Radiation Therapy for Breast Cancer

Radiation therapy uses high-powered X-rays, seeds or radioactive material to shrink or destroy your tumor.
Image Guidance Makes Targeting Tumors More Precise

At Scott & White, we use Image-Guided Radiation Therapy (IGRT) during the course of our radiation oncology treatments in areas of the body that are prone to movement. IGRT is the use of frequent imaging during your radiation therapy treatment to ensure absolute accuracy of treatment.

Benefits of IGRT include:

  • Patient and tumor motion tracked with the use of image guidance
  • Radiation beam adjusted in response to current tumor image to maintain accuracy and reduce likelihood of harming nearby tissue
  • Helps target tumors to sub-millimeter accuracy
  • Features computerized robotic deliver and stereotactic localization imaging
  • Requires an imaging series, which is transferred to computer, before treatment begins
  • Used in conjunction with IMRT, 3DCRT and stereotactic radiotherapy

For more information, see Image-Guided Radiation Therapy at RadiologyInfo.org.

As technology has gotten better, we've found that we can deliver much higher doses of radiation, where we’re killing a lot more cancer, or cancer cells, than we were before. We can deliver the radiation to the tumor and spare the normal tissues around the tumor, which is allowing us to have much better outcomes and much higher tumor control.

Subhakar Mutyala, MD, Radiation Oncologist

Scott & White’s Approach

Scott & White’s mission to provide personalized, comprehensive care is the foundation for our radiation therapy program.

Our approach at Scott & White is in individualizing therapy. “We calculate your dosage cloud so that it will look exactly like the shape of your tumor,” says Nitika Thawani, MD, Radiation Oncology.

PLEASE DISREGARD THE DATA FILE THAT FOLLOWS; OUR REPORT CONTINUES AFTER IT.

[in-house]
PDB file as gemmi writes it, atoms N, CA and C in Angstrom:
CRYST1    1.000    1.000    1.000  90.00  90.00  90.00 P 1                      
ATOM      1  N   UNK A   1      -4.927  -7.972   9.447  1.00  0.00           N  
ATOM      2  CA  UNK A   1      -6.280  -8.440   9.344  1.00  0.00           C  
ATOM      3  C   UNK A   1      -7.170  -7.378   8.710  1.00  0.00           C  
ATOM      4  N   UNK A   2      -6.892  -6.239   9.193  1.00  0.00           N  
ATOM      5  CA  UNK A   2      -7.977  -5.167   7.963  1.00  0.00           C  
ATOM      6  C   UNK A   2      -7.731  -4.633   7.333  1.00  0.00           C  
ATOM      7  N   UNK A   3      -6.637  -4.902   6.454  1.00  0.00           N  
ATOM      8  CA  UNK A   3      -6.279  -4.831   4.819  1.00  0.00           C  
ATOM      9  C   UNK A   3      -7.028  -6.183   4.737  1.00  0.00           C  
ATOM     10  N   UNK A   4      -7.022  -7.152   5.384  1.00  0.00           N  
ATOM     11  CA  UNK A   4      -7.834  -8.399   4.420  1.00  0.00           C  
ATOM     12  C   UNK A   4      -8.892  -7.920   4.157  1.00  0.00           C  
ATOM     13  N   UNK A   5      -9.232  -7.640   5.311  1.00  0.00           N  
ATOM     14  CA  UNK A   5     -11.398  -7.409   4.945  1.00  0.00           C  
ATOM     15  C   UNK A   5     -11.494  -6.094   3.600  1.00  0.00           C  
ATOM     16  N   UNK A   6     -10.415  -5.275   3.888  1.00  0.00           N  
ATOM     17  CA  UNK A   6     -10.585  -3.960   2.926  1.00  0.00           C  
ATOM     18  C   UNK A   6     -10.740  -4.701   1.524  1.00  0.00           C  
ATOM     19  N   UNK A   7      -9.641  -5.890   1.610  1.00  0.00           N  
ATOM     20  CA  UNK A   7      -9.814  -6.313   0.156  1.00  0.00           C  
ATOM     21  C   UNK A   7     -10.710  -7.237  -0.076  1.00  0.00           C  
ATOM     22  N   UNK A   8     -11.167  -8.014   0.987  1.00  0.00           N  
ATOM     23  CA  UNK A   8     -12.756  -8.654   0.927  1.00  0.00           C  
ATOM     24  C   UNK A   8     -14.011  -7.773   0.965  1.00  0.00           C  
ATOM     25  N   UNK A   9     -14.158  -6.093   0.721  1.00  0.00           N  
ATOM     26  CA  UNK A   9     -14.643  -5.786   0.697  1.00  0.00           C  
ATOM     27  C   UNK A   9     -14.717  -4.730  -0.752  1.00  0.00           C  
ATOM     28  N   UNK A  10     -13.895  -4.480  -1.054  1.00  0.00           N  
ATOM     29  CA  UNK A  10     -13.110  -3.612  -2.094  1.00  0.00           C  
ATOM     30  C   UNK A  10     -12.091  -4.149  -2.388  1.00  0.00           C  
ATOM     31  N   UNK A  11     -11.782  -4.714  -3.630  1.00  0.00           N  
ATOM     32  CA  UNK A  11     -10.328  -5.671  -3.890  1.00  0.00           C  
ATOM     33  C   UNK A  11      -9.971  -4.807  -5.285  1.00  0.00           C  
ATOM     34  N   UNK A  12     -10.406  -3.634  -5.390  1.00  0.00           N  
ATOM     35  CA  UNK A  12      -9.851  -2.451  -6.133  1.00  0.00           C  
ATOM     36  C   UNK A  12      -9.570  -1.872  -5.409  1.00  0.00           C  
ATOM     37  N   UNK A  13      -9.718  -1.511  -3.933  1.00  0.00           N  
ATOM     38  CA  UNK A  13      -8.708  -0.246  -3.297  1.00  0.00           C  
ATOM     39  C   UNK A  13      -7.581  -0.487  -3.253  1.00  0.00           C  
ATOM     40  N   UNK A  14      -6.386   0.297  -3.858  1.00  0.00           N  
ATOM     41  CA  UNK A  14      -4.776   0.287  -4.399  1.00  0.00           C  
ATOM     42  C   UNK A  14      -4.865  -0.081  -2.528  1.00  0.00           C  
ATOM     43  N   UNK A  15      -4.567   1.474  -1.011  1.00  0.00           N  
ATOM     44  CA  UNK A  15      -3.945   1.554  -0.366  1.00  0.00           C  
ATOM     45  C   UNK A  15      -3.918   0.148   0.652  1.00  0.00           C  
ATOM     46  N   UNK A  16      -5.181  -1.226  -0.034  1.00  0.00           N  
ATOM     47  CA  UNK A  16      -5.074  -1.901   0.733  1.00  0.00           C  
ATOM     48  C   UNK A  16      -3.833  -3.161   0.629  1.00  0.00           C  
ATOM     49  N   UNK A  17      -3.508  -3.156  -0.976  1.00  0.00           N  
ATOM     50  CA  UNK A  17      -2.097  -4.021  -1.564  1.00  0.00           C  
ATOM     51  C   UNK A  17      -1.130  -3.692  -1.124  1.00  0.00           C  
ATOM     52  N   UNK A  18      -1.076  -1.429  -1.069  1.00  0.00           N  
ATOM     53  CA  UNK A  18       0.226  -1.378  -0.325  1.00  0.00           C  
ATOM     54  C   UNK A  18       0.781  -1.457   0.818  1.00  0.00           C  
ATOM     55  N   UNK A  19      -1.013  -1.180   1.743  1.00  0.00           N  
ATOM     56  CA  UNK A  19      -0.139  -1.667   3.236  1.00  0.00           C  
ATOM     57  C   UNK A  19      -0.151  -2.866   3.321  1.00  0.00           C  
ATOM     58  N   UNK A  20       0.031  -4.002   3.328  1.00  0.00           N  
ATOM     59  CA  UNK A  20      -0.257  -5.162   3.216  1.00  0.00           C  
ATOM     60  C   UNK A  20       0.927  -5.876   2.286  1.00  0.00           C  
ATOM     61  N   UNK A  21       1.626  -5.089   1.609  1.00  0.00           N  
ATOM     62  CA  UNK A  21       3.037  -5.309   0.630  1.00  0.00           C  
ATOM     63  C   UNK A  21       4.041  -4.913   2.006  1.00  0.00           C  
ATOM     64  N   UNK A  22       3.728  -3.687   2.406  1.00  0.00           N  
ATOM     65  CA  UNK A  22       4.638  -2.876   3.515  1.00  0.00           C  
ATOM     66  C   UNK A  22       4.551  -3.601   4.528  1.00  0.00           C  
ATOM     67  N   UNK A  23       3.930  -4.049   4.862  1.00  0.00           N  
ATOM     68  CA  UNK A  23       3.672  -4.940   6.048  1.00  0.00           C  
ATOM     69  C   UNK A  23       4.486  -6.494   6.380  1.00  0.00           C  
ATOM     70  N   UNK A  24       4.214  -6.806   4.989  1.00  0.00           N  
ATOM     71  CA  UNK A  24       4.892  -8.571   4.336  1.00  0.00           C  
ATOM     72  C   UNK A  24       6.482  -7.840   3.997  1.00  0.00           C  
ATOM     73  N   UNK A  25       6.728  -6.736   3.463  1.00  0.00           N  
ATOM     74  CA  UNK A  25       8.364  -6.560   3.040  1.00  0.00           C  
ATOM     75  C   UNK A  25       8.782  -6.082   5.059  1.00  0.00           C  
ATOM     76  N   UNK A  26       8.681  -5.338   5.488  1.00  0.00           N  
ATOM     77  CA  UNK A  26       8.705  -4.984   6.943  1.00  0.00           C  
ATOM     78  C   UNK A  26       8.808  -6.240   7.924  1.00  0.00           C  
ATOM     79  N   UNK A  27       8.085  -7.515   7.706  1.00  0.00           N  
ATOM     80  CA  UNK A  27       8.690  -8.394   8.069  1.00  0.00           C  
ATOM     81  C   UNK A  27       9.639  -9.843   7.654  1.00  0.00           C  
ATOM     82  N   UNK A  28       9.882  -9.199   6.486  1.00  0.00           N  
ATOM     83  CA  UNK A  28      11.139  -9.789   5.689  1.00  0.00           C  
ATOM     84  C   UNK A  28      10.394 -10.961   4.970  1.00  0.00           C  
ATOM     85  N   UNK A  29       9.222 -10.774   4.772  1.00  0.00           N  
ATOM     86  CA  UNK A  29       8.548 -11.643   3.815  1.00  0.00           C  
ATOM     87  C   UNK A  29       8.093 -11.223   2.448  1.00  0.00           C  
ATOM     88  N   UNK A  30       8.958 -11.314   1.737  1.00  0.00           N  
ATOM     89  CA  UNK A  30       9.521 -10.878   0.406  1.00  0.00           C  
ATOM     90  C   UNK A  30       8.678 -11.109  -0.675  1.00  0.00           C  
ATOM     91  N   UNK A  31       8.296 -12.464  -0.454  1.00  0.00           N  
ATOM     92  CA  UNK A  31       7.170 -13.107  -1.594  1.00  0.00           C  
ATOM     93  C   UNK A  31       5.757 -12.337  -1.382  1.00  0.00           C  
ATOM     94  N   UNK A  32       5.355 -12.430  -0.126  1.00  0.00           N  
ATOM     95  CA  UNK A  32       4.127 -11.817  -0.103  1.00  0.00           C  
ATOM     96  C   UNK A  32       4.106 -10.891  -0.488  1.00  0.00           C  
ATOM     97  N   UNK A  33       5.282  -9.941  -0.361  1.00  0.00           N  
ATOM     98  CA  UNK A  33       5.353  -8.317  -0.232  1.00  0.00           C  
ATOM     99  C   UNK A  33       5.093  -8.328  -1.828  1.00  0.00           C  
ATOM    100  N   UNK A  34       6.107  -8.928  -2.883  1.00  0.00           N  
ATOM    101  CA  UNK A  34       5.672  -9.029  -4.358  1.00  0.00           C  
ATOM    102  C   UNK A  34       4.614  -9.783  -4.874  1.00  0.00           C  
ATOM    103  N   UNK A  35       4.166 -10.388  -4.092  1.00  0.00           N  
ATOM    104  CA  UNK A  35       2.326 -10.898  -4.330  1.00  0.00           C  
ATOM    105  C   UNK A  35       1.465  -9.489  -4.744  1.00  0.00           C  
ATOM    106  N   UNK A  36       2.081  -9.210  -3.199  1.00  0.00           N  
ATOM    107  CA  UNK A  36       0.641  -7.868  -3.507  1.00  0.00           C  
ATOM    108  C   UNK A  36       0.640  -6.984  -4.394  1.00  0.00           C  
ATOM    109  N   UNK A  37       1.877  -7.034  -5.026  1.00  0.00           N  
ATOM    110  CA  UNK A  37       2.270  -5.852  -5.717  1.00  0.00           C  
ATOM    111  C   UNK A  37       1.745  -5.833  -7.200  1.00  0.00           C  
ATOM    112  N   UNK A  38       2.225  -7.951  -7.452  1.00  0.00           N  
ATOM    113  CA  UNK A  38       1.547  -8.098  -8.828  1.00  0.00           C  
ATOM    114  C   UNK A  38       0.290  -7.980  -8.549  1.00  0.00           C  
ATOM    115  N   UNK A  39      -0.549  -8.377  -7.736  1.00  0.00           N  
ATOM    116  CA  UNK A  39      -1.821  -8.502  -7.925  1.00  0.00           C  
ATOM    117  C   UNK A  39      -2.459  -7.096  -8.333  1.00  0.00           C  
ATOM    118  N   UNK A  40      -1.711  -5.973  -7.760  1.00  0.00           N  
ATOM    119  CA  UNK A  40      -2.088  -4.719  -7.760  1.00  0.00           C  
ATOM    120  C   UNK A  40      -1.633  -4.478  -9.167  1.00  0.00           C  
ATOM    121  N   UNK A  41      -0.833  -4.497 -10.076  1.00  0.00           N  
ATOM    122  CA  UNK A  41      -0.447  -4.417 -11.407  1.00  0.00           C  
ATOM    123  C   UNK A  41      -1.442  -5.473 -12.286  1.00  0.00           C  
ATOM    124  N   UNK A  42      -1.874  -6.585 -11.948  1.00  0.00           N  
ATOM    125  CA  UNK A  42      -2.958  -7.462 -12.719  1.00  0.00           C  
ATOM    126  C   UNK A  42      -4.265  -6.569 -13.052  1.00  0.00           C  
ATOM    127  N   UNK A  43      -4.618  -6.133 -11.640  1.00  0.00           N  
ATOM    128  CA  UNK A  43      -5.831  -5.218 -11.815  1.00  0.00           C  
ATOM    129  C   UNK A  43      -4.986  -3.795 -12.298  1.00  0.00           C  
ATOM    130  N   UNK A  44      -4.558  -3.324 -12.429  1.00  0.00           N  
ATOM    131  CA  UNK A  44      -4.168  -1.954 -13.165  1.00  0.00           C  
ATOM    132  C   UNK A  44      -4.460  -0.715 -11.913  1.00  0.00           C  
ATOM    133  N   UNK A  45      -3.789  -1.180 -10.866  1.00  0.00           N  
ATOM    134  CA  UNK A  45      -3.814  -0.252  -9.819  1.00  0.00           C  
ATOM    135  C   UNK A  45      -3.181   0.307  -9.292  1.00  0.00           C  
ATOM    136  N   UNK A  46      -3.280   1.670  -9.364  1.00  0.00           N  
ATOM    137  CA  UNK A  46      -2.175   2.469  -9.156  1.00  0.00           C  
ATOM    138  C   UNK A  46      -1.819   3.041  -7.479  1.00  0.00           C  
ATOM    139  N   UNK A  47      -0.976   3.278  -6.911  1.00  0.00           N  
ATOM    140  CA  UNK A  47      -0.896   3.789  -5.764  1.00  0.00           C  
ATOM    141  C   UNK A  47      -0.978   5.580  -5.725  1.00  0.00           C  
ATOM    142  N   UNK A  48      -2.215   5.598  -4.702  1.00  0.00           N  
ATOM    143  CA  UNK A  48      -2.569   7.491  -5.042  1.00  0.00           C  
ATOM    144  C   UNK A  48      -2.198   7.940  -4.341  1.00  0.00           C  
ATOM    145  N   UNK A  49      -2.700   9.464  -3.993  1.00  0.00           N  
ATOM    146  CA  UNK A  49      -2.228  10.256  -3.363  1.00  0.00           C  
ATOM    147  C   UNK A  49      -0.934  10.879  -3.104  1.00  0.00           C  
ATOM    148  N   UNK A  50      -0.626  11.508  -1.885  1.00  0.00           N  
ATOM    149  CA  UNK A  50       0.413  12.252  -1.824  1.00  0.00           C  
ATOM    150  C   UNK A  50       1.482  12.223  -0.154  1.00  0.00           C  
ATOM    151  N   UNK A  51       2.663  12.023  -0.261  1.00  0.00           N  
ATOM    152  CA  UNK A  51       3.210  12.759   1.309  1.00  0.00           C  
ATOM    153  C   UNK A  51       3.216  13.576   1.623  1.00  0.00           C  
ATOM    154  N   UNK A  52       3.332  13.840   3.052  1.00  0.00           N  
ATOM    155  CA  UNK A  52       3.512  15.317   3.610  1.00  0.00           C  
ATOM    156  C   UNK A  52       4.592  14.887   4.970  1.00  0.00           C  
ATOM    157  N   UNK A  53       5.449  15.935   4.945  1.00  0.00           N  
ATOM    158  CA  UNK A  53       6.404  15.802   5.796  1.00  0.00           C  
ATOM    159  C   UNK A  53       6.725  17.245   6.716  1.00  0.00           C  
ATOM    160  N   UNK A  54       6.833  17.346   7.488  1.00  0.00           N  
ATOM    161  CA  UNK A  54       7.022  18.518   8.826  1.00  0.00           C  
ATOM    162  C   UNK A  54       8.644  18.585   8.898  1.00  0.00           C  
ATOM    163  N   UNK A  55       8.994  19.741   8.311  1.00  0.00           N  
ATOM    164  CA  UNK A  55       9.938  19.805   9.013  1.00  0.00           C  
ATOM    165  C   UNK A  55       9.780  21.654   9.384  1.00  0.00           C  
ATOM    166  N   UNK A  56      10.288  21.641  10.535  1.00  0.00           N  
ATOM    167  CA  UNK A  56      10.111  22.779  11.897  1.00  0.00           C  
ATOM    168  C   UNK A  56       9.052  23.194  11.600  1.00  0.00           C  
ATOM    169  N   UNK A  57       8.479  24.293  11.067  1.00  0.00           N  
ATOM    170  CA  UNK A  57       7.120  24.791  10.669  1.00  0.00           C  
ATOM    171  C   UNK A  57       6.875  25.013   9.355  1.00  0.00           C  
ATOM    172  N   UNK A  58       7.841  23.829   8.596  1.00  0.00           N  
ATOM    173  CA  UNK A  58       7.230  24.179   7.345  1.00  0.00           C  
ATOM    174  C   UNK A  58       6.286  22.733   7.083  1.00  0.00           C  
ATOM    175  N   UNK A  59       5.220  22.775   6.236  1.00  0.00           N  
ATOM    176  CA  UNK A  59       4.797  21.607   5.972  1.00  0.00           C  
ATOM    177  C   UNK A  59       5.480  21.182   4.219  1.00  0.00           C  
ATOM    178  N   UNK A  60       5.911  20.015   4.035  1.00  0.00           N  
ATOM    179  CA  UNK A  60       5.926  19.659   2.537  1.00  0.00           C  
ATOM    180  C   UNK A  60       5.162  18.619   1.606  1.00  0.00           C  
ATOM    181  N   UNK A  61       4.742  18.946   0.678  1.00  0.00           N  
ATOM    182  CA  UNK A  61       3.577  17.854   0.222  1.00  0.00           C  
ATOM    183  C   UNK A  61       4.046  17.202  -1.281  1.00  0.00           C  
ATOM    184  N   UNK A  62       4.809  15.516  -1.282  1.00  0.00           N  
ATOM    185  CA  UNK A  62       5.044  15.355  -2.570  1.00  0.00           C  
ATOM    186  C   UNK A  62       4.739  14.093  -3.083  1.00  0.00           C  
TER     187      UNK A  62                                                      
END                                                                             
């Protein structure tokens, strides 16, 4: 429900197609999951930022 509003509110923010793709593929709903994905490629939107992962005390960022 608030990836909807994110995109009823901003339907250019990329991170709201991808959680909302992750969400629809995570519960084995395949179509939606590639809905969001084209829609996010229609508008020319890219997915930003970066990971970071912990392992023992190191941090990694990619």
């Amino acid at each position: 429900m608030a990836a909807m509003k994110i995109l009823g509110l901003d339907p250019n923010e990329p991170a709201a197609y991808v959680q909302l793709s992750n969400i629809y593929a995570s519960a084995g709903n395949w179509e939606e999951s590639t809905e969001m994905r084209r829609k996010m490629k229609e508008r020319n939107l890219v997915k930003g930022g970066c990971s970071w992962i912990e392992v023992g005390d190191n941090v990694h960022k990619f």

Our radiation oncologists take meticulous care in determining the precise radiation therapy protocol for you. Several factors impact their decision, including the type, location and stage of your specific tumor and your overall medical condition.

How Radiation Therapy Is Used to Treat Breast Cancer

Your physician team may recommend radiation therapy for your breast cancer.

Radiation therapy is recommended in some cases:

  • As the first line of treatment for some early-stage breast cancers.
  • In conjunction with other treatments for breast cancer.
  • For tumors that have returned after surgery.
  • In conjunction with chemotherapy after surgery to help destroy any remaining cancer cells. This kind of radiation therapy is called adjuvant therapy.

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Types of Radiation Therapy

Scott & White offers the following types of radiation therapy to treat cancer of the breast:

  • External-Beam Radiation Therapy
    • Forward Planned IMRT for Breast Cancer: With this form of radiation, the X-ray beam is smoothed out, minimizing the effect on healthy tissues; there are fewer side effects with this treatment.
    • Hypofractionated Radiation: This radiation treatment takes place over three weeks rather than six; it’s ideal for women with small to moderate breast sizes and who don’t require chemotherapy.
  • Internal-Beam Radiation Therapy
    • Partial Breast Radiation: This form of radiation treatment occurs after a lumpectomy. A device that emits radiation is placed inside the tumor site, emitting radiation over a five-day period.

Side Effects of Radiation Therapy

Each radiation therapy approach is different and each person’s reaction to it can vary. At Scott & White, your radiation oncologist will see you through treatment and help you manage any side effects.

For general information about side effects, talk to your radiation oncologist.

Patient Education

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